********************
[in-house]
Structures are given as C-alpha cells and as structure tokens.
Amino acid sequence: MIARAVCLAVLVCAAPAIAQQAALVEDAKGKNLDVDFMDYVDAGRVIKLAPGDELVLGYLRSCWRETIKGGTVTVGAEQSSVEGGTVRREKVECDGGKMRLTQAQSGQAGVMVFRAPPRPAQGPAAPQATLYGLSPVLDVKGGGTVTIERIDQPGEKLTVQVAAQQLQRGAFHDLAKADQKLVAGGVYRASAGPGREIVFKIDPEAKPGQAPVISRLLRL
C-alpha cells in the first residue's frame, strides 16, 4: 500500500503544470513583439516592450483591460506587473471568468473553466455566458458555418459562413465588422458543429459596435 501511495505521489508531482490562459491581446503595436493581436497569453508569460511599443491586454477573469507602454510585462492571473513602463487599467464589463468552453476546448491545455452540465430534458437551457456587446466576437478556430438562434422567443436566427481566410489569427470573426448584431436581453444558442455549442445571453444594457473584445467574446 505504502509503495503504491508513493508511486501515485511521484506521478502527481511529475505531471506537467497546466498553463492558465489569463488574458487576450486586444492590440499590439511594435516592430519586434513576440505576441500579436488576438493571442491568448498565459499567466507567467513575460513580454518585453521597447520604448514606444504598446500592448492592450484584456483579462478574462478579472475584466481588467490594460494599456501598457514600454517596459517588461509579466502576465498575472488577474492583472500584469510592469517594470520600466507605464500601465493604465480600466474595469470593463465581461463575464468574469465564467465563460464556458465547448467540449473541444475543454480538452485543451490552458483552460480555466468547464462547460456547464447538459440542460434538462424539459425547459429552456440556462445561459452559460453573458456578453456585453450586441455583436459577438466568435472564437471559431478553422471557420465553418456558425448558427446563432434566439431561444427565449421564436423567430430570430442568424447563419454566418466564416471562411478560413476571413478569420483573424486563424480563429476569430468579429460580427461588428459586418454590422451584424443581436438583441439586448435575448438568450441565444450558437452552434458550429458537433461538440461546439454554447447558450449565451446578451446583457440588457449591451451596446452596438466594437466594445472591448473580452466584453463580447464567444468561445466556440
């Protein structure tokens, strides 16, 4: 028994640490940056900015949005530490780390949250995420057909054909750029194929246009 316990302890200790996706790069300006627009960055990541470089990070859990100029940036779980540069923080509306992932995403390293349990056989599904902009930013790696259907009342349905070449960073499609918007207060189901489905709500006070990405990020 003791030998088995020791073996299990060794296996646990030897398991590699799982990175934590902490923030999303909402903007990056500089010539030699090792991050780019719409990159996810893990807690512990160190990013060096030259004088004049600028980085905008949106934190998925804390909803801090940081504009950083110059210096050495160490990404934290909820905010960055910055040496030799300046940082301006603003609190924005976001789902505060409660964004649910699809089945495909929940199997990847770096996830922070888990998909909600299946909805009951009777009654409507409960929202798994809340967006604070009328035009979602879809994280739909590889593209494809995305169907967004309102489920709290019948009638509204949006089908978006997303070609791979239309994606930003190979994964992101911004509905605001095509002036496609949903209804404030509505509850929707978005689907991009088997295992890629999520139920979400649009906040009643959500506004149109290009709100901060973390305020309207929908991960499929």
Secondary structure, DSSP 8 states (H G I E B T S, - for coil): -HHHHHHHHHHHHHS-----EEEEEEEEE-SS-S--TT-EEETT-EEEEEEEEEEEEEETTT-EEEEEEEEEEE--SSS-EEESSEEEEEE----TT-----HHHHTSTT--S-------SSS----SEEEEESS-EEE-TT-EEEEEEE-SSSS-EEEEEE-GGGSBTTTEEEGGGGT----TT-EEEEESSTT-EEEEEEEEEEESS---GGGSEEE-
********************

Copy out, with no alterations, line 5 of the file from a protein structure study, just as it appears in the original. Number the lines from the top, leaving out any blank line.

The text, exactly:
């Protein structure tokens, strides 16, 4: 028994640490940056900015949005530490780390949250995420057909054909750029194929246009 316990302890200790996706790069300006627009960055990541470089990070859990100029940036779980540069923080509306992932995403390293349990056989599904902009930013790696259907009342349905070449960073499609918007207060189901489905709500006070990405990020 003791030998088995020791073996299990060794296996646990030897398991590699799982990175934590902490923030999303909402903007990056500089010539030699090792991050780019719409990159996810893990807690512990160190990013060096030259004088004049600028980085905008949106934190998925804390909803801090940081504009950083110059210096050495160490990404934290909820905010960055910055040496030799300046940082301006603003609190924005976001789902505060409660964004649910699809089945495909929940199997990847770096996830922070888990998909909600299946909805009951009777009654409507409960929202798994809340967006604070009328035009979602879809994280739909590889593209494809995305169907967004309102489920709290019948009638509204949006089908978006997303070609791979239309994606930003190979994964992101911004509905605001095509002036496609949903209804404030509505509850929707978005689907991009088997295992890629999520139920979400649009906040009643959500506004149109290009709100901060973390305020309207929908991960499929």